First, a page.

GBP: Shoppers keep shopping
EUR: Just about holding up
USD: Politics coming through
Sterling has been dragged higher once again against a weak USD, touching 1.2770 through the Asian session before falling back as part of a wider, volatile shift in markets.
It has also found some support in the form of a strong retail sales number that sales increase by 13.5% in June. The motto of the British consumer has long been “when the going gets tough, the tough go shopping” and it seems like June encapsulated that well. Sales were up 13.5% if you leave out fuel and have prompted a v-shaped recovery for the retail sector.
June may have been a bit of a sweet spot for retailers; pent up demand following an easing of lockdown conditions, a lack of alternatives, good weather and the furlough scheme still running at full steam. All four of these catalysts will wane in the coming months and we will see just how strong demand is in an economy that will have to deal with the triple cocktail of uncertainties that an end to the furlough scheme, a winter wave of Covid-19 cases and Brexit represent.
Brexit news yesterday didn’t take too much out of sterling; a deal still looks unlikely anytime soon and we may have to wait until September for the tick tock of the clock to focus minds.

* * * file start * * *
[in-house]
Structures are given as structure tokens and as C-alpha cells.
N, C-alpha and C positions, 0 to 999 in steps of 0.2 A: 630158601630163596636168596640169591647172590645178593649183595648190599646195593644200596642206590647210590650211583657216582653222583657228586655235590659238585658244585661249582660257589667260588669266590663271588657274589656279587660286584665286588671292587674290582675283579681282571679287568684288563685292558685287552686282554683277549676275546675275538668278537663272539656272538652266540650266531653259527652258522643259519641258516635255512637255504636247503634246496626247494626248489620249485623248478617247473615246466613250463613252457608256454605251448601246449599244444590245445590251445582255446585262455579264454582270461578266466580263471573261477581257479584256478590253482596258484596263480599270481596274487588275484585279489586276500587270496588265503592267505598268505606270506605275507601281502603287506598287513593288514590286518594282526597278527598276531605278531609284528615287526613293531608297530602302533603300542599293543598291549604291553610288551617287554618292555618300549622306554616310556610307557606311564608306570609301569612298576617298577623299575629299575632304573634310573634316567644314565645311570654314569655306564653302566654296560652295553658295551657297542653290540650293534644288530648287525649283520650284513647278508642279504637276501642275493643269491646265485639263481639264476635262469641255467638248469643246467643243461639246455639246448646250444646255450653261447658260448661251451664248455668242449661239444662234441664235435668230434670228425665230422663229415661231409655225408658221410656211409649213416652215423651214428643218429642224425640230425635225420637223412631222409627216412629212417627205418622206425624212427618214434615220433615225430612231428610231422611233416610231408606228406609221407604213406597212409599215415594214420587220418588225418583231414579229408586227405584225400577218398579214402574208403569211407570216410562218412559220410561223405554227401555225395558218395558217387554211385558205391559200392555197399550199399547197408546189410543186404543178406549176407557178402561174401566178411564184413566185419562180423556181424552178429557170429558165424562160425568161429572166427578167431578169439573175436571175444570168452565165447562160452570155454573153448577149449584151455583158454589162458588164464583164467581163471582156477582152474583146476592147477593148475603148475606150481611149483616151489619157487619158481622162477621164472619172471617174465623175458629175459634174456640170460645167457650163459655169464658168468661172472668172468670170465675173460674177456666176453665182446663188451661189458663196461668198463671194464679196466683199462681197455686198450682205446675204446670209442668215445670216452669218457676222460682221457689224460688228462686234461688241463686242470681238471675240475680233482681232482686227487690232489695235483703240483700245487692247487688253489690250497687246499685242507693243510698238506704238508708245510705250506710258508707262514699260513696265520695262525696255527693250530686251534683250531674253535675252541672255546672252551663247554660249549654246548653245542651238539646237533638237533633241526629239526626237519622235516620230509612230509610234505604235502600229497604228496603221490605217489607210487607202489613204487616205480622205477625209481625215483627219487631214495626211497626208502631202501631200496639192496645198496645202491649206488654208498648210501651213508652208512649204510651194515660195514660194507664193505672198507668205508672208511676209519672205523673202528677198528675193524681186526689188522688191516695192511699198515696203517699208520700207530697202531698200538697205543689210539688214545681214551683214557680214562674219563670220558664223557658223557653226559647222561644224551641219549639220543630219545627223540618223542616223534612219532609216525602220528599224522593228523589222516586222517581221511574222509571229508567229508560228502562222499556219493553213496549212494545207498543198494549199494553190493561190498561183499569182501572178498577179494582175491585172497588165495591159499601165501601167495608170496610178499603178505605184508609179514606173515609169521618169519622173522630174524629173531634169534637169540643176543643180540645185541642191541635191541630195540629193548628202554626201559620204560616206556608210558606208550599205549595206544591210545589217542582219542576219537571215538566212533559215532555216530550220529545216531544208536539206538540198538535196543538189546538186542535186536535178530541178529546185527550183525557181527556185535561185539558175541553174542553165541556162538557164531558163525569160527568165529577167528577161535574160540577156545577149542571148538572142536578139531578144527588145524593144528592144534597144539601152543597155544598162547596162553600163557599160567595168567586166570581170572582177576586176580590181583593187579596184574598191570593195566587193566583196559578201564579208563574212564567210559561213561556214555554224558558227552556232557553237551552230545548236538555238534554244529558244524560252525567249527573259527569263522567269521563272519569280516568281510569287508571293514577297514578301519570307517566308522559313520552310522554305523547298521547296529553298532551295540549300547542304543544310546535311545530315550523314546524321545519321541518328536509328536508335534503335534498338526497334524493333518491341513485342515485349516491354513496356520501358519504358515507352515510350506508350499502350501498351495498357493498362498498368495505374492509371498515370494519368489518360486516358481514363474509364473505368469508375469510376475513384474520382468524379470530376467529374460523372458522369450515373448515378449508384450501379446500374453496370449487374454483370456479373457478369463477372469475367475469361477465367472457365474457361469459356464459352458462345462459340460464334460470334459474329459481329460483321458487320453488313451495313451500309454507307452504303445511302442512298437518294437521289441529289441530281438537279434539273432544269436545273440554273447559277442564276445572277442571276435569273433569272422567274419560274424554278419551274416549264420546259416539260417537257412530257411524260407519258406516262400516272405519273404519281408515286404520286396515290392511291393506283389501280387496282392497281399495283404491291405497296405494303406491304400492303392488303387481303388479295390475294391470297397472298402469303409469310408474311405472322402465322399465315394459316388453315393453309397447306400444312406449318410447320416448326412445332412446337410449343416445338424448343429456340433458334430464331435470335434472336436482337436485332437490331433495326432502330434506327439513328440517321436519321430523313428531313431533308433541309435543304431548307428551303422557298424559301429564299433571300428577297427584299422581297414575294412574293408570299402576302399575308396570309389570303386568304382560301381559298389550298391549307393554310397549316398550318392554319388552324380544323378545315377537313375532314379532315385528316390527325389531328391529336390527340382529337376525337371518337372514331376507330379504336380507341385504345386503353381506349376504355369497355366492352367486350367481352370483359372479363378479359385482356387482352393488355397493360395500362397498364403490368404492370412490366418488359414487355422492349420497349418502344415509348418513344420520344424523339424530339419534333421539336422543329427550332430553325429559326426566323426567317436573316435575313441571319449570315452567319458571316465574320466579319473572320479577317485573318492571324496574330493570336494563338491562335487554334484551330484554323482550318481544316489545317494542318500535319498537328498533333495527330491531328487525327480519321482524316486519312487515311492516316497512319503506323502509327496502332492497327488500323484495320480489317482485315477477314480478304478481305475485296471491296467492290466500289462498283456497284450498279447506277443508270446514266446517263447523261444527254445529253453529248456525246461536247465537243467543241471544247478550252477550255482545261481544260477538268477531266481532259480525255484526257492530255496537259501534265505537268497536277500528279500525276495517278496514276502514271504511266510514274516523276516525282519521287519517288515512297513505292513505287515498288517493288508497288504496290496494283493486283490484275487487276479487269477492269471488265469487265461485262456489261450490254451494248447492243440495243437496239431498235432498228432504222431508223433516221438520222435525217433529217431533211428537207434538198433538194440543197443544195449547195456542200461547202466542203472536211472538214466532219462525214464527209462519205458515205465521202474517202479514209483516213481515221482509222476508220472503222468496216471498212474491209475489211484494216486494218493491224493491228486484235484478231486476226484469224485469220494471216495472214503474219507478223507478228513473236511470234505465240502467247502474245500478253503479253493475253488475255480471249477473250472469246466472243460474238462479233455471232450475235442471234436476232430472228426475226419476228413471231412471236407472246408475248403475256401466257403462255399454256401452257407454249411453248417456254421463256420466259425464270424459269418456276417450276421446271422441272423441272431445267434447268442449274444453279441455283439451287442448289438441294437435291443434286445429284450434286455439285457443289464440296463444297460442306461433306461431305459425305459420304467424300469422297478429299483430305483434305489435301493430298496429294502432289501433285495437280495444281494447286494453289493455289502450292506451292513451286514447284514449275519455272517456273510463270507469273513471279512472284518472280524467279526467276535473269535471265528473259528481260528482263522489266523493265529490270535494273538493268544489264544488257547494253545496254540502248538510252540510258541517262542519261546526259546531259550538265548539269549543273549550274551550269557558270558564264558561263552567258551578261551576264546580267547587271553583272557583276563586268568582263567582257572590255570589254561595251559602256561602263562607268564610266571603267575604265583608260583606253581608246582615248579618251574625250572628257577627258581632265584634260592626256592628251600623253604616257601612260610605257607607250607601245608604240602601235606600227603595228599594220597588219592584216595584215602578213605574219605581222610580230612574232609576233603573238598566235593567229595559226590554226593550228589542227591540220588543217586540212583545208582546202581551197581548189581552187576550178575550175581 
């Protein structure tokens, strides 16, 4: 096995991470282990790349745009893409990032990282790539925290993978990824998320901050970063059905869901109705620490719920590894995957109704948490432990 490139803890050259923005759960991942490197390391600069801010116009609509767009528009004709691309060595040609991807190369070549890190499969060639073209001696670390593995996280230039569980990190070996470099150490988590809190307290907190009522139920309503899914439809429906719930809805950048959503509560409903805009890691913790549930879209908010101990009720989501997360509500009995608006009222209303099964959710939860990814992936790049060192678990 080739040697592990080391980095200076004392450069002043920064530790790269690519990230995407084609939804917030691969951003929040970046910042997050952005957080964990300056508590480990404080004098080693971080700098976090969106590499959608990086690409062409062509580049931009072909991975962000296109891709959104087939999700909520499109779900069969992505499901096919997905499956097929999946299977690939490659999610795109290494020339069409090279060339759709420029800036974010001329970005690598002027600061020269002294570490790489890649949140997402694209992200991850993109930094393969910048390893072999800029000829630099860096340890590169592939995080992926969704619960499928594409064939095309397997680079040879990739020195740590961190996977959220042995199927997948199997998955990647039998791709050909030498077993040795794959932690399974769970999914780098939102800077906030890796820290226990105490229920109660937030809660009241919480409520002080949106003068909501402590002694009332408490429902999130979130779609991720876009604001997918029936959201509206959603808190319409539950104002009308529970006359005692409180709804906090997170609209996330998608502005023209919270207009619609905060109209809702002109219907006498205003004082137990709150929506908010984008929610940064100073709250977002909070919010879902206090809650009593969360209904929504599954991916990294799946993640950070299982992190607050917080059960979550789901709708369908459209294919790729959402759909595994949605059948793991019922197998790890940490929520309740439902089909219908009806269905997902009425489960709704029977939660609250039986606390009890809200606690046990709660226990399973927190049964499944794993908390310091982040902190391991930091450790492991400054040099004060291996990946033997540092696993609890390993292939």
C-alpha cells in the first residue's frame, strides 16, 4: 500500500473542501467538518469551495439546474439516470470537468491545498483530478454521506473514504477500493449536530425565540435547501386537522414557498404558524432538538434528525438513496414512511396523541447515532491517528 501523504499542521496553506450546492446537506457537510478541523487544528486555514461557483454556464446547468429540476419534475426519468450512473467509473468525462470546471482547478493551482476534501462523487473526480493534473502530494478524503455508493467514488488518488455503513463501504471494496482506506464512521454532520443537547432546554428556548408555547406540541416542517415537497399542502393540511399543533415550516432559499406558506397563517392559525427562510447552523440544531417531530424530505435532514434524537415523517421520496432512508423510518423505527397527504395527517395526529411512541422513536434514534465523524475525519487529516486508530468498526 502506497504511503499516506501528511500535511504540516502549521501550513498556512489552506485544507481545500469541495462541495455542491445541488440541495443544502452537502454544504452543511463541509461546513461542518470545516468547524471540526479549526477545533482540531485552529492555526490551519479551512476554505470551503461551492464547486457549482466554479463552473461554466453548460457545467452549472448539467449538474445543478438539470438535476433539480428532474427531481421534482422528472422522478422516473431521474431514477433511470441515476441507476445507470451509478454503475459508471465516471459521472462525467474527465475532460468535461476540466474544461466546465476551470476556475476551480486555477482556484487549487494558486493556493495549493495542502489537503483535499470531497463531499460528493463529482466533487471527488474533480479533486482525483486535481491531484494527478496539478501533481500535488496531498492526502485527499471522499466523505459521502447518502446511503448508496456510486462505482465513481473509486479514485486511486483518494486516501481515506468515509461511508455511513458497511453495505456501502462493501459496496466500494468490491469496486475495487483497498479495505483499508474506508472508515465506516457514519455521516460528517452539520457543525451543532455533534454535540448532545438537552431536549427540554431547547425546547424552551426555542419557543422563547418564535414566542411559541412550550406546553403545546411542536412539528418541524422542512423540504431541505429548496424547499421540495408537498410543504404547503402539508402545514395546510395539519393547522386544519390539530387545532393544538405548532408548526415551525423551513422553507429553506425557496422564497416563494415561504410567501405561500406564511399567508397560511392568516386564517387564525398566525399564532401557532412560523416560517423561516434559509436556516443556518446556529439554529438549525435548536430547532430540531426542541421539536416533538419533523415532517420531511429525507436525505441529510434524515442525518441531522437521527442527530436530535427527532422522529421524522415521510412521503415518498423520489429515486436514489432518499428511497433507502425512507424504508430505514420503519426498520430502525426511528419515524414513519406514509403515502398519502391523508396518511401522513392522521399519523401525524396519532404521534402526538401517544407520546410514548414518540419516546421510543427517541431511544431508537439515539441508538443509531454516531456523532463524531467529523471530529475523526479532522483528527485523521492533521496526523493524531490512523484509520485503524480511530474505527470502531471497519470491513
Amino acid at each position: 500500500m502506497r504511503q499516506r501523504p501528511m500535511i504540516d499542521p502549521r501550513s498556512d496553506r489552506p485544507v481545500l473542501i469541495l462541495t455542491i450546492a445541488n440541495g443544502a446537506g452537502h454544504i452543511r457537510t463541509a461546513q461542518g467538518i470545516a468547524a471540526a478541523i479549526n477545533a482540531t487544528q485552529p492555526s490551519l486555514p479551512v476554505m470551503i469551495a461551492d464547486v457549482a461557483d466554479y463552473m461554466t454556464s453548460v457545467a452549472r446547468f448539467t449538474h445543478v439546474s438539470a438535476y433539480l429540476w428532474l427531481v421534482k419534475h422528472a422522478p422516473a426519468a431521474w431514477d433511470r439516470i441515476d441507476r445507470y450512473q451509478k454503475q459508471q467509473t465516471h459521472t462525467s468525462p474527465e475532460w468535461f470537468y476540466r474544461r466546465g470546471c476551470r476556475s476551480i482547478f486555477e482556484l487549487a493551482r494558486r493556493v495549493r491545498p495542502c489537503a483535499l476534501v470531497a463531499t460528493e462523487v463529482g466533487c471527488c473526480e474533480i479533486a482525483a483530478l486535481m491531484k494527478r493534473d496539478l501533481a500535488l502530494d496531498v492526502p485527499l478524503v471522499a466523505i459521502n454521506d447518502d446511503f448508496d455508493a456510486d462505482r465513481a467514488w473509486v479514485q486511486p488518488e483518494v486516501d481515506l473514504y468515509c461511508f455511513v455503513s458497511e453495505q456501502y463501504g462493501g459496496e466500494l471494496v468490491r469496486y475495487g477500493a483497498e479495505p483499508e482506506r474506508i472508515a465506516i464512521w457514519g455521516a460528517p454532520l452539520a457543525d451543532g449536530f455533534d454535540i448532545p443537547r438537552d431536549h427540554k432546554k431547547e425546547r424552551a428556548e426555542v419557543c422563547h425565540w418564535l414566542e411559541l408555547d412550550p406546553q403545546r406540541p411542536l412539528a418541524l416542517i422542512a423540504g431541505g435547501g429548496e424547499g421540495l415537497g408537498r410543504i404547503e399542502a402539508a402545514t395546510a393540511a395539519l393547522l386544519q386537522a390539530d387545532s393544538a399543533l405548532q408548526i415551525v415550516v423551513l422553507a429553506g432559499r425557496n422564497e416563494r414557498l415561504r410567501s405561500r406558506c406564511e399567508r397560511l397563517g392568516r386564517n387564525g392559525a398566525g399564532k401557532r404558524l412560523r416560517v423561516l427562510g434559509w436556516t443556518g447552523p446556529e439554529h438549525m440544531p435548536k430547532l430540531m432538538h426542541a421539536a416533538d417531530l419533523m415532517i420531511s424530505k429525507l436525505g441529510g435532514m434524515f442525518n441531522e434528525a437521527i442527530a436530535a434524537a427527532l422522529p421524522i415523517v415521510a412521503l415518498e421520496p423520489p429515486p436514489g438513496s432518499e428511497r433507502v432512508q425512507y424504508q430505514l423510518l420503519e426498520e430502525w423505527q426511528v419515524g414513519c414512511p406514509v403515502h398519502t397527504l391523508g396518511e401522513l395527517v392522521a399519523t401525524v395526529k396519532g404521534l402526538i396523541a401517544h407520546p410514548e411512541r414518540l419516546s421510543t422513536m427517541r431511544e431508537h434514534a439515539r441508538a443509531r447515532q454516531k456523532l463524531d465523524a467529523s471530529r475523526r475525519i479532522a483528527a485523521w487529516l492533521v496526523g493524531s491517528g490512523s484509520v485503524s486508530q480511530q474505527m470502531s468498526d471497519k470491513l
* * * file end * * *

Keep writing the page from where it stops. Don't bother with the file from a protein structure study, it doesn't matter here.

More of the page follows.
Alongside GBP, the single currency managed to push a little higher against the greenback overnight before the wind came out of the sails amid poor data and a touch of too much geopolitics. We wouldn’t be surprised if PMI sentiment numbers from Europe this morning were used as a catalyst for wider selling should they disappoint given the remarkable run the euro has been on in the past week or so.
After a choppy Asian session the USD is looking to recover some of the ground it has lost in the past few days given poor data and the heightening tensions between the US and China.
Yesterday’s jobless claims numbers saw the first rise weekly rise in people claiming unemployment insurance since March and investors are pulling in their horns and waiting to see whether this is purely a function of increased lockdowns and how long this wave of joblessness may last.
Following the US’s decision to ask China to close its consulate in Houston, China has ordered the U.S. to close its consulate in Chengdu. US Secretary of State Pompeo criticized “totalitarian” China in a speech last night while President Trump said the trade deal means “much less to me” because of his believed involvement of China in the spread of Covid-19.
There will come a tipping point as to when markets become pessimistic on global growth given these tensions, we may have inched a little closer in the past 24hrs to a period of USD strength.
The South African central bank cut interest rates unexpectedly yesterday for the fifth time in five months to its lowest level on record. ZAR has weakened by roughly a per cent against the pound since the decision.
Have a great day and a better weekend.